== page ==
For defense, these beetles use their strong jaws to rip apart their prey and eat their flesh. Not kidding, these Titan Beetles can seriously wreak some heavy damage with their pincers. Those mandibles can even rip a pencil in half without a problem. These guys don’t necessarily have a natural enemy but sometimes, they get hunted down and eaten by other animals. Males can fly away but females are more vulnerable to dangers, which is when those pincers become essential to survival.

– Life Cycle

Titan Beetles don’t live long. Only for a few weeks. During adulthood, Titan Beetles rarely feed. That’s because their entire life’s purpose is to find a mate and reproduce. From the moment they’re born, these beetles will look for a mate, spread their genetic material, and die. That’s not even a joke. Most beetles die shortly after reproducing because of certain biological reasons.

Titan larvae and pupae haven’t been found in nature, probably due to how well-hidden they are. I assume they’re hidden under roots and branches underground, and a couple of years pass before the larvae transform into a pupa. These two life cycles, the larva, and the pupa are when these beetles feed the most. They need the nutrients to grow into a healthy Titan Beetle, after all.

Titan Beetle Care

If you want to keep Titan Beetles around, you need to take care of them. Fortunately, it doesn’t take much to care for these big boys. They don’t even eat that much if you think about it.

– Diet & Nutrition

Remember when I said that Titan Beetles don’t eat much? Well, that was a gross understatement. These beetles don’t eat at all during adulthood. Scientists have done experiments with Titan Beetles kept in captivity. The beetle simply ignored the fruits and sugar water that the scientists provided to it. It kept looking around and moving about, seemingly looking for something. Looking for a mate, most likely.

However, during the larva stage, food is essential to these beetles. It is estimated that they eat decaying wood matter underneath the ground.  The quality of the wood needs to be high so that the larva successfully evolves into a pupa. Then, it’ll slowly develop into a full-fledged Titan Beetle that only seeks to reproduce. Nature is truly a wonder to behold!

– Housing

You’ll need a terrarium or a glass/plastic tank to house your Titan Beetles. But make sure the enclosure is about 5 times the length of the beetle in height and width. But that’s the bare minimum you need to watch out for. If you can get a bigger tank, all the better.

I also recommend putting some twigs and branches in the aquarium, so the beetle can walk on solid stuff. If you have artificial heating installed in the aquarium, the beetle will use the twigs to gradually get closer or farther from the light bulb, depending on the temperature.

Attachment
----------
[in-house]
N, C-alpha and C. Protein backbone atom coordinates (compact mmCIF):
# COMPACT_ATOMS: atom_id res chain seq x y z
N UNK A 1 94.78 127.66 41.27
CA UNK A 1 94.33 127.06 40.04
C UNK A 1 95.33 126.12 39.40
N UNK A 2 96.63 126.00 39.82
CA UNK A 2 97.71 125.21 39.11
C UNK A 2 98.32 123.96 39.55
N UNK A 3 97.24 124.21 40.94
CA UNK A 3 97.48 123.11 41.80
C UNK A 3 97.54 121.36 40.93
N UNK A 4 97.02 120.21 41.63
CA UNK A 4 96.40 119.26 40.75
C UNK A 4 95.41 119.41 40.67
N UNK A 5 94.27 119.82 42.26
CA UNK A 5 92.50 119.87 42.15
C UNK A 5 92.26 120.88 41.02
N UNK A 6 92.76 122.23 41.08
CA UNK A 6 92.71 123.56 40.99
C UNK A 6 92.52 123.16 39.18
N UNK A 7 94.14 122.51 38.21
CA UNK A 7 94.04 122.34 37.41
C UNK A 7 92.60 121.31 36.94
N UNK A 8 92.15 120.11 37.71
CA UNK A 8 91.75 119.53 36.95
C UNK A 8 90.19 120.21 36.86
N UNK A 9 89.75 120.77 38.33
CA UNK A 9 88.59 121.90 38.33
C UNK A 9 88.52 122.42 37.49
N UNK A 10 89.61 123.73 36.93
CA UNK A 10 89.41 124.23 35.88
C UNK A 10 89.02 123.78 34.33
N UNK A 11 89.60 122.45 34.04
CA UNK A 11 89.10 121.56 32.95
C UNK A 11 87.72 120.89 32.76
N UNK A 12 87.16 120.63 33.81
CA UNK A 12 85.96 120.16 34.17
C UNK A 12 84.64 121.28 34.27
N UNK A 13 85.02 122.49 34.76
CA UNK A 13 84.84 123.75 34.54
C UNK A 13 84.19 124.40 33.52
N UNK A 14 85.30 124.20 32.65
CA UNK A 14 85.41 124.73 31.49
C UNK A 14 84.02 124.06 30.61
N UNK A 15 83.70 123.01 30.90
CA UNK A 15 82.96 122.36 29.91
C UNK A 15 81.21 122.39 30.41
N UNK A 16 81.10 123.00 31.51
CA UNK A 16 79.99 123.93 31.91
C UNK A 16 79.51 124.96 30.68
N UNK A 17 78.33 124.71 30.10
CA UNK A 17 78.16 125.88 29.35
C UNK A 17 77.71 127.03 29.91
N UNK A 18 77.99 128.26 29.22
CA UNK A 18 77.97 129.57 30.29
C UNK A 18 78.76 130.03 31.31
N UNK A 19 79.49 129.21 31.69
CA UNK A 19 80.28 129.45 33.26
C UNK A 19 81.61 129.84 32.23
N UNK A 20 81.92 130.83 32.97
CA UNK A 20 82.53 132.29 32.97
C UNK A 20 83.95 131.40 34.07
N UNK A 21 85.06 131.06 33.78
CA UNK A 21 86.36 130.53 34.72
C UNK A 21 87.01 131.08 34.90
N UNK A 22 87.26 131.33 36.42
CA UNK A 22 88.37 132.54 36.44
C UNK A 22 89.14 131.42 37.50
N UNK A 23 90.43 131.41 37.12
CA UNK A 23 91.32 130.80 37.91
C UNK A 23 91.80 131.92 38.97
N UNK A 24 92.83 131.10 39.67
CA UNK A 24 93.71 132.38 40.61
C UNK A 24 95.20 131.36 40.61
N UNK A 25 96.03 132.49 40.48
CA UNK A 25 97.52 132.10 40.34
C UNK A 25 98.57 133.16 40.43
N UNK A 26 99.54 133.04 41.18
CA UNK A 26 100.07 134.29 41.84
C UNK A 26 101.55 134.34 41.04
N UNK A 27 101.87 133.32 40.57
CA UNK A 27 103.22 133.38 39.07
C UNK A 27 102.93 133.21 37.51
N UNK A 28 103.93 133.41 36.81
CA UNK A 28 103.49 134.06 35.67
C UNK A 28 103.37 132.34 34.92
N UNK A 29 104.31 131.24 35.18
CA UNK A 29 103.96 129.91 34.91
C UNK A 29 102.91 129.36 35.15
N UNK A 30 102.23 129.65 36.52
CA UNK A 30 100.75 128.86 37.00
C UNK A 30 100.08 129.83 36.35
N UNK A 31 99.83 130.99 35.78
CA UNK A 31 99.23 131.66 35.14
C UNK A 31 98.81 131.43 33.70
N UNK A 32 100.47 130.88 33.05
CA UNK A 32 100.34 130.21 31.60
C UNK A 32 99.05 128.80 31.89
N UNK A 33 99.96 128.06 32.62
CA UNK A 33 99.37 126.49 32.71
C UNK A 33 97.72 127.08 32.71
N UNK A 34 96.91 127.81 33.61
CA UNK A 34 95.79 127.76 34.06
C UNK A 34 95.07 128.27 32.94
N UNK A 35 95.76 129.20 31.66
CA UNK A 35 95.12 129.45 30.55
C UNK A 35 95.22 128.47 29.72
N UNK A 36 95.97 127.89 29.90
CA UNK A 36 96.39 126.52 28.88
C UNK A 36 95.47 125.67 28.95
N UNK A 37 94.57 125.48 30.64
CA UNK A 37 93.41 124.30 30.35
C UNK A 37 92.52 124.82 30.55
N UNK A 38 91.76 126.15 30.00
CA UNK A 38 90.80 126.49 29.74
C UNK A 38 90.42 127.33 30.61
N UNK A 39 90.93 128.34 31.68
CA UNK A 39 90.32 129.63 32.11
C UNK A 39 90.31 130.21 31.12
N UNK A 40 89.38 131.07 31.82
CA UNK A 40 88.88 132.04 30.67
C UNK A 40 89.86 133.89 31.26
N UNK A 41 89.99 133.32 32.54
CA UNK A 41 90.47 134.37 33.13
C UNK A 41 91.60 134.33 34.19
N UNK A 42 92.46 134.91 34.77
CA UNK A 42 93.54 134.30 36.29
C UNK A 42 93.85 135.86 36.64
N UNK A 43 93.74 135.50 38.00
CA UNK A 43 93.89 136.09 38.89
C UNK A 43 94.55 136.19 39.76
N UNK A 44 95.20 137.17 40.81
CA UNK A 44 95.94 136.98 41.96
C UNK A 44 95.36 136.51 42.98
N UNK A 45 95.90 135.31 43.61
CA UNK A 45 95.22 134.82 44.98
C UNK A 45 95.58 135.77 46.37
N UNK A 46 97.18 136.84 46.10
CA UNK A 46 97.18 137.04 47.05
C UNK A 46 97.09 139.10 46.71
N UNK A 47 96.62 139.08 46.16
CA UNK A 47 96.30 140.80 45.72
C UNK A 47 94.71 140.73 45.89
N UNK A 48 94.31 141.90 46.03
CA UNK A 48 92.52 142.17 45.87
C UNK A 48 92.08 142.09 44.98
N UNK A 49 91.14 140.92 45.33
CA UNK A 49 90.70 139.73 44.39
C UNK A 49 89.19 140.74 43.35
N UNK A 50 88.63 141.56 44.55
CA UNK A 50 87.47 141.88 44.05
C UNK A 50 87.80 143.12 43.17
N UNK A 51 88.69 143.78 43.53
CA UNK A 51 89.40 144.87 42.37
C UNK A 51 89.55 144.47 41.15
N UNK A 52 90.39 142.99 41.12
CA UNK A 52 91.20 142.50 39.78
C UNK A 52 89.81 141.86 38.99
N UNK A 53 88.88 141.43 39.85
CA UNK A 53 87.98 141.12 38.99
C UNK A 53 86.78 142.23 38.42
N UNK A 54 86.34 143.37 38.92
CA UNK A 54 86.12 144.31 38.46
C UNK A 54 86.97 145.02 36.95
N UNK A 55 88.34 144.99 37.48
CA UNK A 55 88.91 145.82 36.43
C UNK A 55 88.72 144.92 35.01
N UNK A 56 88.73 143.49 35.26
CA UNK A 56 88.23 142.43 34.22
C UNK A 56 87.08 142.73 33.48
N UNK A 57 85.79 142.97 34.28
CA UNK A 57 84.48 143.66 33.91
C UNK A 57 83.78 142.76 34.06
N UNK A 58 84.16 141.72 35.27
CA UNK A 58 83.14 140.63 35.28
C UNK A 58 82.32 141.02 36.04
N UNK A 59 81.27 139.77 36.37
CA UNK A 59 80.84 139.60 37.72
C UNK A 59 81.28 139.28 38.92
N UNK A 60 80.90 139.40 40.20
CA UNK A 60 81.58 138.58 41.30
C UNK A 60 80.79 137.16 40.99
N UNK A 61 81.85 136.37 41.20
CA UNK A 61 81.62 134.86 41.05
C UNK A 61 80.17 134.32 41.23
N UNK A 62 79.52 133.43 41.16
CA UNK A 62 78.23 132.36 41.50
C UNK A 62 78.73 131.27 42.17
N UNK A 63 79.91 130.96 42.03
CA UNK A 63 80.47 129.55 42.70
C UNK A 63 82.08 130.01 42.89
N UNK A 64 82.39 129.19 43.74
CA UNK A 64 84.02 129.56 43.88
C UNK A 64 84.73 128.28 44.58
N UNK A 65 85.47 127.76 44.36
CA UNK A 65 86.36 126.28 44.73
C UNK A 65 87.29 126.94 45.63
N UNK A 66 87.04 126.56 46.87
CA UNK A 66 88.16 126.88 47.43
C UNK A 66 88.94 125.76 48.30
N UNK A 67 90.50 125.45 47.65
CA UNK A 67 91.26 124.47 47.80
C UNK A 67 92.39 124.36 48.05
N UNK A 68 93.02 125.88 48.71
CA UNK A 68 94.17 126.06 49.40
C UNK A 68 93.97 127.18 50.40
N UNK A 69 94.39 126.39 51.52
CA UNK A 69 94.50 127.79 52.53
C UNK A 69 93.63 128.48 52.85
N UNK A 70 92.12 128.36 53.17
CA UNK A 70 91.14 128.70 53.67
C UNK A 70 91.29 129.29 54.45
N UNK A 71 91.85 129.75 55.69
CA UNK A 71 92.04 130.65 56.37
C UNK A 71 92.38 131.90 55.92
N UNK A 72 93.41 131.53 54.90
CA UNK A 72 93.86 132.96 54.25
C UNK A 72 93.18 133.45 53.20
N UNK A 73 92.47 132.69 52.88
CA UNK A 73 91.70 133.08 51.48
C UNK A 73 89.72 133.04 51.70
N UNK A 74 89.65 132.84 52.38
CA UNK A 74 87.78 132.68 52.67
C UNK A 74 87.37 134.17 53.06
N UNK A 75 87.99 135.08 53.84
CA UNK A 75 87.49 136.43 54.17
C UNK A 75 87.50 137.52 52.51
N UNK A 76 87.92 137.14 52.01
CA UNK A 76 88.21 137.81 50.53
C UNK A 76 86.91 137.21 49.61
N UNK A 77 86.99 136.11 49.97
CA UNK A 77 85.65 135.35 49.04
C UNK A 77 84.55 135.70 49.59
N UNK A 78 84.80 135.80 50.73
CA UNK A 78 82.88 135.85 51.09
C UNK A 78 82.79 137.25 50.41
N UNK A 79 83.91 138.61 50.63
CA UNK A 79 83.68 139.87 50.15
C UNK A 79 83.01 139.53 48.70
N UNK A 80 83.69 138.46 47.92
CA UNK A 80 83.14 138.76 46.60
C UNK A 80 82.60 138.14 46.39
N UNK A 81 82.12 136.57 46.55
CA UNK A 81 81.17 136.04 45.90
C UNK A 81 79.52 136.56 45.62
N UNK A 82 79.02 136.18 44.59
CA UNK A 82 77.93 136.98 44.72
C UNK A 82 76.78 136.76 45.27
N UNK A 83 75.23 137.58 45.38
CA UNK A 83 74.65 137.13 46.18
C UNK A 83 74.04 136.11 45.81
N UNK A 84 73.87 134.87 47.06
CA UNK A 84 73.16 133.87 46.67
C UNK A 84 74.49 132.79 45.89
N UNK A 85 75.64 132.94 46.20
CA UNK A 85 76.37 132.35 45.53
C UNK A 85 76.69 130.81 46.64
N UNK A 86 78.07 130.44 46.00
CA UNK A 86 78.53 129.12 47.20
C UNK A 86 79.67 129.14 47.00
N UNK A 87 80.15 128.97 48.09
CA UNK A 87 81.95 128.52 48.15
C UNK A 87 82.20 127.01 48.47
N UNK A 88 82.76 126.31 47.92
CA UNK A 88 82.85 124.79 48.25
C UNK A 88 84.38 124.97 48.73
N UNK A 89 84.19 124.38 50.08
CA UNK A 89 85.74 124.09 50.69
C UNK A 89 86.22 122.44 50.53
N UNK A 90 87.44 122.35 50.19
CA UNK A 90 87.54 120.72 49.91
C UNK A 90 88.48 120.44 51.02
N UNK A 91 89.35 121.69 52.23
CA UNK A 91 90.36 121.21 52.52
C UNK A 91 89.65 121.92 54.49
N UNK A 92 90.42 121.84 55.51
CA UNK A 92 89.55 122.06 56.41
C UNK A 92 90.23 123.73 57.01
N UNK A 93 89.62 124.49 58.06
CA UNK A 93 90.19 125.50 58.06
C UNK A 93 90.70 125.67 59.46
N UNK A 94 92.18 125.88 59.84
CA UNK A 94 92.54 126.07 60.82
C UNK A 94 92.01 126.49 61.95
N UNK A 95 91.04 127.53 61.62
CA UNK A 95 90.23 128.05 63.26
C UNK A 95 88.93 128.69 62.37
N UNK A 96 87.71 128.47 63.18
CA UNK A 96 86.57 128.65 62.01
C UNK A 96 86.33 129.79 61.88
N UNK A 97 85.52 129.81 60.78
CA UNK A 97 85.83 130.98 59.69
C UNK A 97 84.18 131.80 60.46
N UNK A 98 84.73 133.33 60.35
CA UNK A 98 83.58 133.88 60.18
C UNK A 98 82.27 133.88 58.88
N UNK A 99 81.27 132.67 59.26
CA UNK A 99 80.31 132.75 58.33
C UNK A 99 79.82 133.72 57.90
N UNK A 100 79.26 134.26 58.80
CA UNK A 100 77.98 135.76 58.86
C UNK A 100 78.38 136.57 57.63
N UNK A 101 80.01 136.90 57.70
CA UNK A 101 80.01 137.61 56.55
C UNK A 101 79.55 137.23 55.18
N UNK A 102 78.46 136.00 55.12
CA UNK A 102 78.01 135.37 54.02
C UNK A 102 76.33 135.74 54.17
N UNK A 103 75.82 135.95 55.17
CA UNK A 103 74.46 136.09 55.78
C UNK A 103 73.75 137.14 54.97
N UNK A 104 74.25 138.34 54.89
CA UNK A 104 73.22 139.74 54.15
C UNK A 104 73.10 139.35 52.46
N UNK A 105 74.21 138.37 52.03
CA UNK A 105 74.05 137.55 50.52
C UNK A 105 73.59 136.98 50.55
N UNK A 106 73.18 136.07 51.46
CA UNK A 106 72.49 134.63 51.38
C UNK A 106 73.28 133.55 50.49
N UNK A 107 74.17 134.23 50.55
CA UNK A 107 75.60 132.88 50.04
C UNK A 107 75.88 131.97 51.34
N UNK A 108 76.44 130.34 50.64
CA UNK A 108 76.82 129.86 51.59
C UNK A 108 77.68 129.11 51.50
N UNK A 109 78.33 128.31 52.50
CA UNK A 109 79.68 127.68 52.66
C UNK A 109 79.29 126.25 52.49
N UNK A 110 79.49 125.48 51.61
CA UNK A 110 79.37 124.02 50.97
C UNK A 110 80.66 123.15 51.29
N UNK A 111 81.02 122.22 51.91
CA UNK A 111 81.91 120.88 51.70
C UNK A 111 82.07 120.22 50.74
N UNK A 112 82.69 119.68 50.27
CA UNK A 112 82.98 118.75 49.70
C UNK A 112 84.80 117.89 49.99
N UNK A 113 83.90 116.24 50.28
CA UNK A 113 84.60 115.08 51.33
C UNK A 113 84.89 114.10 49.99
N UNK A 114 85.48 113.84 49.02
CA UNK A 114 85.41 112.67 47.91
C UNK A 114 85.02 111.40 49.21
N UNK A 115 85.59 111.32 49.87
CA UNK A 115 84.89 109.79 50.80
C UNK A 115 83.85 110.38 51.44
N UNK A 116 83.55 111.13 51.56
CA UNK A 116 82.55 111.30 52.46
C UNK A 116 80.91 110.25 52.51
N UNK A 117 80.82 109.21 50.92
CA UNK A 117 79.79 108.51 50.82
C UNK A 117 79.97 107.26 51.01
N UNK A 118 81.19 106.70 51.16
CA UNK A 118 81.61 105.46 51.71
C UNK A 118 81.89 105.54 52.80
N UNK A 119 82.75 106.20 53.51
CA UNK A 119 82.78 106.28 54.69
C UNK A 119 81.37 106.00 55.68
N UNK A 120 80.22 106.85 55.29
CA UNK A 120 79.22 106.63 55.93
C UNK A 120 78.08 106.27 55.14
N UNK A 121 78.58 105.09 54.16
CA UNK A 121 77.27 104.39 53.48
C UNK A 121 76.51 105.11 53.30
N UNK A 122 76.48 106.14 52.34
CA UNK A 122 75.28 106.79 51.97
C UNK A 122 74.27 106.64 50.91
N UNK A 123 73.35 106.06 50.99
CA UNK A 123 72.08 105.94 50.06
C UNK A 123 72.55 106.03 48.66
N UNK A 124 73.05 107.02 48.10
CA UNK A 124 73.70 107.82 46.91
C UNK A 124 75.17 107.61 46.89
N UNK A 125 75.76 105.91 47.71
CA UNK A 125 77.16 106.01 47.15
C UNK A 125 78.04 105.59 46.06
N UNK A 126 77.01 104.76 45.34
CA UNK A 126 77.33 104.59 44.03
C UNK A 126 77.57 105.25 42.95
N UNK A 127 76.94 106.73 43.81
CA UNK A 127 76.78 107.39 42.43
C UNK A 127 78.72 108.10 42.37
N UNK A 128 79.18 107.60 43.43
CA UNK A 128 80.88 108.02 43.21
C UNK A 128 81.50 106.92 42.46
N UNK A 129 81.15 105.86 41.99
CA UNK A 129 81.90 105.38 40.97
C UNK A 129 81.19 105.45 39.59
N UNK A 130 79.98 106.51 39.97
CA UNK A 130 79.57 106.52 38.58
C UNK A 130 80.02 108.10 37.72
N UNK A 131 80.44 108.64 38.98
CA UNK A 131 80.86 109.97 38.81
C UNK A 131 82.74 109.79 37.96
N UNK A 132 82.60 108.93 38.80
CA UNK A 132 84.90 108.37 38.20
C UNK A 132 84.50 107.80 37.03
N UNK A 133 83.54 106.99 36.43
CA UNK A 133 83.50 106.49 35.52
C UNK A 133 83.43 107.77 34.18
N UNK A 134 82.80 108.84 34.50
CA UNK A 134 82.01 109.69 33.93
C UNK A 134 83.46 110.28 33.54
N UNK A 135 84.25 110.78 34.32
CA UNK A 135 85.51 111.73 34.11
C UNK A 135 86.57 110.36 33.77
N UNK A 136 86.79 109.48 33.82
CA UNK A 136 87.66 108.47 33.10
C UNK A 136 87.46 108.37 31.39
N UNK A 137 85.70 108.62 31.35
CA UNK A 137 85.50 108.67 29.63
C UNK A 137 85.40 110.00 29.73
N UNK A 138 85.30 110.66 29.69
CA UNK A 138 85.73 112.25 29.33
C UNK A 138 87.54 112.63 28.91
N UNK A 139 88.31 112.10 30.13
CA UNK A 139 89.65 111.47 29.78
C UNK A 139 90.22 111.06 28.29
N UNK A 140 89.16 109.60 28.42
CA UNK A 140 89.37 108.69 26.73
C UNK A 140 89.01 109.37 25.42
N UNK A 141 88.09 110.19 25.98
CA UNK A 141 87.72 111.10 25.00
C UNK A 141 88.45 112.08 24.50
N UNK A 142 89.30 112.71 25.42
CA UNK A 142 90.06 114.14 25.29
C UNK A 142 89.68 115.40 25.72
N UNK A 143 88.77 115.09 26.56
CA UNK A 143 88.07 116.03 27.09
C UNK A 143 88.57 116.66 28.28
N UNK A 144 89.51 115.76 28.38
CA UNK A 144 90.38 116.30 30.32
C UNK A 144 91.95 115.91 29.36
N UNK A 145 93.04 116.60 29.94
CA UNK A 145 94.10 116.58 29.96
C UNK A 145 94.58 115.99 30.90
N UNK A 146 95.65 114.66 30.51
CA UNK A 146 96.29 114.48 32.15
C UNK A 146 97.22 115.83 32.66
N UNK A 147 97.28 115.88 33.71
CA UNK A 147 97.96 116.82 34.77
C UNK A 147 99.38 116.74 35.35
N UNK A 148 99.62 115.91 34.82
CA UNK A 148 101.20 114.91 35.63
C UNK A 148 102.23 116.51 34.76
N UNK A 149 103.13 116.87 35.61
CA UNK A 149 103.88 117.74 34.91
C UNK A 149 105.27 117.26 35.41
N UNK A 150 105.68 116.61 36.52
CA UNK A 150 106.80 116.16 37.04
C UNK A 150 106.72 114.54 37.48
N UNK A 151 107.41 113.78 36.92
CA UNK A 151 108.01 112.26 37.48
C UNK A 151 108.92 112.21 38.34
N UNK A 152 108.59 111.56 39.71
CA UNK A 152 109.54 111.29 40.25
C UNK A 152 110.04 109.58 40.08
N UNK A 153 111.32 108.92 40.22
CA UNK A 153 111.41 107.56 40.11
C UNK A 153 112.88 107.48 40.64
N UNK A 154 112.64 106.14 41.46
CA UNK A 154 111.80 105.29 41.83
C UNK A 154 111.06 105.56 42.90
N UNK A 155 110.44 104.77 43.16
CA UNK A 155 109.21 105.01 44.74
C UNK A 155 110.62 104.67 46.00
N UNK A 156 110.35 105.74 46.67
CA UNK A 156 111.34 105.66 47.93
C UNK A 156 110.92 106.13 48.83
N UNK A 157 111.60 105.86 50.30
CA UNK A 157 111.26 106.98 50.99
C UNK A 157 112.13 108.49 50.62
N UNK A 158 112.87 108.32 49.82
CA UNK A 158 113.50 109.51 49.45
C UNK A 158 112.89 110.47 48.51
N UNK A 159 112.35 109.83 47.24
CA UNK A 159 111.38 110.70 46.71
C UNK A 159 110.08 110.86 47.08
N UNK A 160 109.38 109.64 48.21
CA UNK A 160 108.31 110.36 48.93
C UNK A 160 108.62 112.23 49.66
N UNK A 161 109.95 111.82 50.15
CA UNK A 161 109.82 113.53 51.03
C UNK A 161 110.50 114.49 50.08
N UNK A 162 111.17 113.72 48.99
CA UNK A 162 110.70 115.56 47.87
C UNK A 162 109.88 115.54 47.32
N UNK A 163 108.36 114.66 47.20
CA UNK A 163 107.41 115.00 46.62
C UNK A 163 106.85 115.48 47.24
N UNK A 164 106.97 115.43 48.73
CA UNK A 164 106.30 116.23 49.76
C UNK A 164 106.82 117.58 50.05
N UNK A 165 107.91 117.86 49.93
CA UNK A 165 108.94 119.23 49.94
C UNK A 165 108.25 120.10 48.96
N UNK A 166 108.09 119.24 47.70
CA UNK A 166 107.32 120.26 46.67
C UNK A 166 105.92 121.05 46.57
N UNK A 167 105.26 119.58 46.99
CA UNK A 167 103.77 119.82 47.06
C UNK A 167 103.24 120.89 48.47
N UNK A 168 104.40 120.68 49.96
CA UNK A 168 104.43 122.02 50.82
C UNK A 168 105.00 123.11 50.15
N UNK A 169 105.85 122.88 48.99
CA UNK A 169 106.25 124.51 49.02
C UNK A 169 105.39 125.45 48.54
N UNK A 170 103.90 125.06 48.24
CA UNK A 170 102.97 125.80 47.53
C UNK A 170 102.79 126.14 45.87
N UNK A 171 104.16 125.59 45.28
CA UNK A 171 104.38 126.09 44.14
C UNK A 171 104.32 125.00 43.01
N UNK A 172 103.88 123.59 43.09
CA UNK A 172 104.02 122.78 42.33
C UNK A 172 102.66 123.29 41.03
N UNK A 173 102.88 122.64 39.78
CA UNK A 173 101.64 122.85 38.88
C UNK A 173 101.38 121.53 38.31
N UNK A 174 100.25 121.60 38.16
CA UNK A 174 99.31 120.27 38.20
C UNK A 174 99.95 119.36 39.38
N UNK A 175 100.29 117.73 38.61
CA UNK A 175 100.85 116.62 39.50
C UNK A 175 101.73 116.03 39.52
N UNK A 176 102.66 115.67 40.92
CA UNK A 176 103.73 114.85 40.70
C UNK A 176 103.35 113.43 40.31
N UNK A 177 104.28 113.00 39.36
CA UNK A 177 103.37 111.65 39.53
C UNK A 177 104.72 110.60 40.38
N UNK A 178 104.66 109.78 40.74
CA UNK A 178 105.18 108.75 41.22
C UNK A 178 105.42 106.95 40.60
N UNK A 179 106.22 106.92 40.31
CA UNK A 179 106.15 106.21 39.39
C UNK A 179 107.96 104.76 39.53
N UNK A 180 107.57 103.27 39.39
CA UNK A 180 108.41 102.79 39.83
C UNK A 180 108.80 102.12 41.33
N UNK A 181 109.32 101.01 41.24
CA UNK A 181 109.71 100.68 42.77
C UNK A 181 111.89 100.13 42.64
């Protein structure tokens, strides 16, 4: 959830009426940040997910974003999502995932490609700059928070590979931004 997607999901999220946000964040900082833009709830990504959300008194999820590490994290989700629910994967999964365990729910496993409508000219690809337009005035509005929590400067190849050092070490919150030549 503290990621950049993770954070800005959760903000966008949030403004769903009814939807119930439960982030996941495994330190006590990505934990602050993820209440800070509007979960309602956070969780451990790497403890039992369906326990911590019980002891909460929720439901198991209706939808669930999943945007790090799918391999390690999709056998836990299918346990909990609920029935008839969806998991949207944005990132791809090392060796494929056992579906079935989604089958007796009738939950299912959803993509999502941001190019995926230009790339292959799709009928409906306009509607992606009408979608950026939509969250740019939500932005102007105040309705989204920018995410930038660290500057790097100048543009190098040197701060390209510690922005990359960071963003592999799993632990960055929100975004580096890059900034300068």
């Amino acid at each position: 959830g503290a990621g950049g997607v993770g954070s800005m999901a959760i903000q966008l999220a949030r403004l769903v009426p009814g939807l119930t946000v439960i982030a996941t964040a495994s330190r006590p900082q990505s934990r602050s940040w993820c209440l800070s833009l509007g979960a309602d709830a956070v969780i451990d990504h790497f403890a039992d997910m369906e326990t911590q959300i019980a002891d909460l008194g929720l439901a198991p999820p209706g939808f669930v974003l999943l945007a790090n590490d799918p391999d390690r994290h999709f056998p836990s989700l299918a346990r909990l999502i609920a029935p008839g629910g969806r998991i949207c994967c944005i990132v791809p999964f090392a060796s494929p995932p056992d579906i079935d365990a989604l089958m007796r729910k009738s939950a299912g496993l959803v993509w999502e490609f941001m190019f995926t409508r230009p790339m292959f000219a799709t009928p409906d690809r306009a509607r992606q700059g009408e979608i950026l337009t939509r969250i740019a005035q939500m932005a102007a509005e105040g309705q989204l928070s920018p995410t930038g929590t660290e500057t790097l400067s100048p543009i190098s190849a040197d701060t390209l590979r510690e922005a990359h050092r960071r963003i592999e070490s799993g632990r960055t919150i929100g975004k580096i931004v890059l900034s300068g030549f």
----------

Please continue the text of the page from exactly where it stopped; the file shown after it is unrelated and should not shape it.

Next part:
– Environment

Room temperature is good for these big boys, around 73.4 – 96.8 degrees Fahrenheit. The humidity should be a bit elevated (40-60%), but you can easily fix that with a few water sprays. Heating the terrarium is also easy. Do it with a light bulb attached at one end of the terrarium. When the beetle wants some heat, it’ll come closer to the light bulb, and when it’s warm enough, it can get away and hide in the shadows to chill down.

– Health Problems

Considering how low their lifespan is, Titan Beetles don’t even have time to get sick. In other words, not many things can kill them, other than sex. Getting squashes, trapped, or eaten by other animals can be a health problem, sure. But these beetles don’t contract any known diseases or ever get sick. As long as their enclosure is big enough, and the temperature + humidity parameters are fine, Titan Beetles will be fine.

– Reproduction

Once a male Titan Beetle gets out from its pupa, all he does is fly around, looking for a mate. He does this through chemicals signals, which are pretty accurate. Usually, it won’t be long before a male finds a female on the forest floor. That’s because females are strategically positioned there for any male to find.

When our big boy finds a female, he’ll attempt to mate. If he manages to reproduce, he’ll die shortly afterward. That’s how their life cycle goes, pure and simple. After the male dies, the female lays the eggs in the ground, and no one knows how long it takes for them to hatch or how Titan Beetle larvae look. But it’s safe to assume that they’re much bigger than adult beetles.


It’ll be a bit difficult to keep Titan Beetles in captivity, due to their low lifespan. I mean, they die in a few weeks. Unless you let them reproduce and restore the population constantly, you’ll eventually end up with an empty terrarium.

Well, a terrarium filled with dead beetles. But if you want to do this, all the same, it’s not hard at all. Titan Beetles don’t need food, so what more do you want?

Beetles   Updated: October 8, 2021
avatar Welcome to Insectic, a blog to learn about insects and bugs. I'm Richard, and I've created this website to share my experience, knowledge, and passion with others.